Oven and pizza stone have been preheated.  Rather than bake it right on the pizza stone, I left it on the baking sheet (that was sprinkled with cornmeal).  I threw a few ice cubes in the oven before I put the bread in the oven.  That may sound like a random thing to do, but honestly it's a bread baking thing.  And the bread will bake for about an hour.

It is smelling rather good in the kitchen.  I sure hope this turns out!

Here it is straight from the oven.  I took its temperature and it measured 200 degrees as suggested in the recipe.  If bread could talk, there would have definitely been a 'hey, where you puttin' that thermometer lady', moment.  (Thankfully bread cannot talk.)

Well, I think the bread looks fabulous.  It feels like it is going to be super crusty. (Not in a salty old sailor sort of way.)  I see many, many crumbs (in my future) on the floor, after this bread is cut.  But that step needs to wait until it is completely cooled.  (Cookbook says so, and I'm all about following instructions...Mmm Hmm...ask anyone who doesn't know me and/or has never read my blog, they'll agree.)

This bread is good.  It is a true country loaf, with a rustic feel.  The outside is crusty and chewy while the inside has a tender crumb.  This is a bread you want to cut into thick slices and eat alongside a big bowl of soup.  (Dipping the crust into the hot soup.)  And that is exactly what we did for dinner.  Bowls of tomato soup with thick slices of this beautiful bread (and some sharp cheddar).  Perfection.
I have to admit, this bread makes me a little melancholy as it reminds me of the loaves of bread my mom would buy.  She loved the crusty country loaves.  And I know she would have loved this one too.(And not just because I made it!)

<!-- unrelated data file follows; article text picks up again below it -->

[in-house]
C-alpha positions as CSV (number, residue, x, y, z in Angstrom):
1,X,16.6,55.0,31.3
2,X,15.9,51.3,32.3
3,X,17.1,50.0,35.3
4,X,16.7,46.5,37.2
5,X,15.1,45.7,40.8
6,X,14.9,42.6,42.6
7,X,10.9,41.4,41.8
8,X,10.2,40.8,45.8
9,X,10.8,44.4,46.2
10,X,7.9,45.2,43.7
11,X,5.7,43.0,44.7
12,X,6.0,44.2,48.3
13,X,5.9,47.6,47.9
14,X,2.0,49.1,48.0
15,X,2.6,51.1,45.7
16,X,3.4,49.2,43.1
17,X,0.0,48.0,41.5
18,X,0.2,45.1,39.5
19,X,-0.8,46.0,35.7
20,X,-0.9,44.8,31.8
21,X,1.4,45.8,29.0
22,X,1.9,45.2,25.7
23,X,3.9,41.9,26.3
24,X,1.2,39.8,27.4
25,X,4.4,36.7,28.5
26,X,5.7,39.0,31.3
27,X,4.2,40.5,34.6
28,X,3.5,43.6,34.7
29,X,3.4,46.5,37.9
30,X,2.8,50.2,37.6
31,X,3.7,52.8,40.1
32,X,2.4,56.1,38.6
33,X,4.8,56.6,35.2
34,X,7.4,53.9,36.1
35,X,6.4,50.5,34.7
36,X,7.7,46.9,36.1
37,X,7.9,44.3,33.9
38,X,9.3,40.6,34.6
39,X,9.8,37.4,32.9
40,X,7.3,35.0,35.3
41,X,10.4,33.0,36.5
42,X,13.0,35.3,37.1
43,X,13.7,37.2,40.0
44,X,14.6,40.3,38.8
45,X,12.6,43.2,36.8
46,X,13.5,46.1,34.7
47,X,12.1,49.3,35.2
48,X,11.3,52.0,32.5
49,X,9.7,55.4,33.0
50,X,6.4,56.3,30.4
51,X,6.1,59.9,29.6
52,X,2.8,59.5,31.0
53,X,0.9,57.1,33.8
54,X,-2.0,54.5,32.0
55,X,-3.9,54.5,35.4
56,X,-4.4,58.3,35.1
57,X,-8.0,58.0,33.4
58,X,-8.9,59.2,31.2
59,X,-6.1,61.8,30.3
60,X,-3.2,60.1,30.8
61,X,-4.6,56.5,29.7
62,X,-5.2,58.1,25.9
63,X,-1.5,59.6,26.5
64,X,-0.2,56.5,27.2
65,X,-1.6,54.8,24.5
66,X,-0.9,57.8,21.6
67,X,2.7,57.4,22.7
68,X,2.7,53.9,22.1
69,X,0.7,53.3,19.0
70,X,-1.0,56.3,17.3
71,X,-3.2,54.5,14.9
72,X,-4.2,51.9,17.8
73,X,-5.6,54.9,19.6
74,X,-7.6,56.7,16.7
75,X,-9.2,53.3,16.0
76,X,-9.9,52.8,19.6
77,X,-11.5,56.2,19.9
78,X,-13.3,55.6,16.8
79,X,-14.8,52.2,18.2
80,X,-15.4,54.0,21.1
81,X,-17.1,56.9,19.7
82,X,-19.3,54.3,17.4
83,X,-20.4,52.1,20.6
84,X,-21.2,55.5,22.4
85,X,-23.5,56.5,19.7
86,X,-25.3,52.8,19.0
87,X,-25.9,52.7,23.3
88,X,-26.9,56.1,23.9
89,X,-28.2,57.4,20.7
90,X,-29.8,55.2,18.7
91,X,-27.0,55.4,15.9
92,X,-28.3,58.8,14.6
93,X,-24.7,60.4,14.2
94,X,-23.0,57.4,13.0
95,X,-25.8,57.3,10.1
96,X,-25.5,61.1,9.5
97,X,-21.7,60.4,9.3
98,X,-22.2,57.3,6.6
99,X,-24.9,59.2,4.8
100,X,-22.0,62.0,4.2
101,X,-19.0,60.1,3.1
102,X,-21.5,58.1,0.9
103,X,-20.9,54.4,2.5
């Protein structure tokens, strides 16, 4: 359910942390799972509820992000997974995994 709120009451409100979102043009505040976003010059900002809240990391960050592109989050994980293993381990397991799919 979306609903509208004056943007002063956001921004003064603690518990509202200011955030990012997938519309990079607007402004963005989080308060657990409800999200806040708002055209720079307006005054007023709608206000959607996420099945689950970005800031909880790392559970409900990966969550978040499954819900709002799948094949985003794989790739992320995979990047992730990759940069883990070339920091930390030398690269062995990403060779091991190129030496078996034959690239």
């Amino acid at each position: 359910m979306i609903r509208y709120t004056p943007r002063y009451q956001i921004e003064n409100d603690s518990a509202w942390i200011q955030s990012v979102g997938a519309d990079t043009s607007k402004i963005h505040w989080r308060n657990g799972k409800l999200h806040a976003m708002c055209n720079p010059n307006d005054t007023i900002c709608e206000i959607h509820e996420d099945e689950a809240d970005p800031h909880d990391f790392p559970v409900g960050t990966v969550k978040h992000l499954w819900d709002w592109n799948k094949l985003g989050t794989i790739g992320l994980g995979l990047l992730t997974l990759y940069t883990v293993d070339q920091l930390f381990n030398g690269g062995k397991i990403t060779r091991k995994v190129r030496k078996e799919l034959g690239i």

1. Your bread look gorgeous!!!
    I totally agree, it's a good rustic bread, which may be use in different ways!!!
    A nice fresh slice.....so yummy!!!!

  2. Looks delicious! I have that cookbook, and haven't used it in ages. Which bread is this? I have been using the artisian bread in 5 min as I found it easy. I will give this a try. I think the hardest part is NOT eating it straight from the oven!

    1. This is on page 136 of the book (Country Bread). Another good one is the Challah. Oh, and the Finnish Pulla (highly recommend that one). And the Rustic Potato Loaves (those were awesome). :)

  3. Great looking bread. Loved reading your post. Ya I have the same problem with following instructions. Put the bread smooth side down too. Luckily realised that right away and rectified it.

  4. Love the look of the bread! Sounds so good with tomato soup...

  5. Your SpongeBob reference made me smile :-)

  6. Your deep slashes made a nice looking loaf!

  7. Great looking loaf of bread! I made the same mistake with the flour…it was all over everything!

  8. your loaf came out perfectly! wish i had made the cross hatch design rather than just slashes.

  9. Yeah, the waiting for it to cool was sooo hard. LOVE bread fresh out of the oven. SLATHERED is the only way. Yours looks just perfect. You CAN use a large round basket for a banneton. Just flour it very well.

  10. Your loaf looks great! I believe Burt, was laying the opposite direction... If my memory serves me, my mother had that poster! ;)

  11. What a lovely post you've written! Spongebob made me giggle! ihihih!!
    Your loaf is gorgeous! and the step by step process nice and easy to follow.

  12. Great step by step pictures! Such a beautiful loaf. And now I'll be thinking of Burt Reynolds all night ;)

  13. I'm with you on there being nothing better than freshly baked bread. Your bread looks beautiful and yummy.

  14. Every time one of my breads turns out well I think I should be a bread baker. Then my next loaf fails completely and I realize I probably shouldn't quit my day job :-) I love baking bread at home, but it's also fun to find great bakeries.

    1. Yes, that's my feeling too....day job is safe...until that next perfect loaf! :o)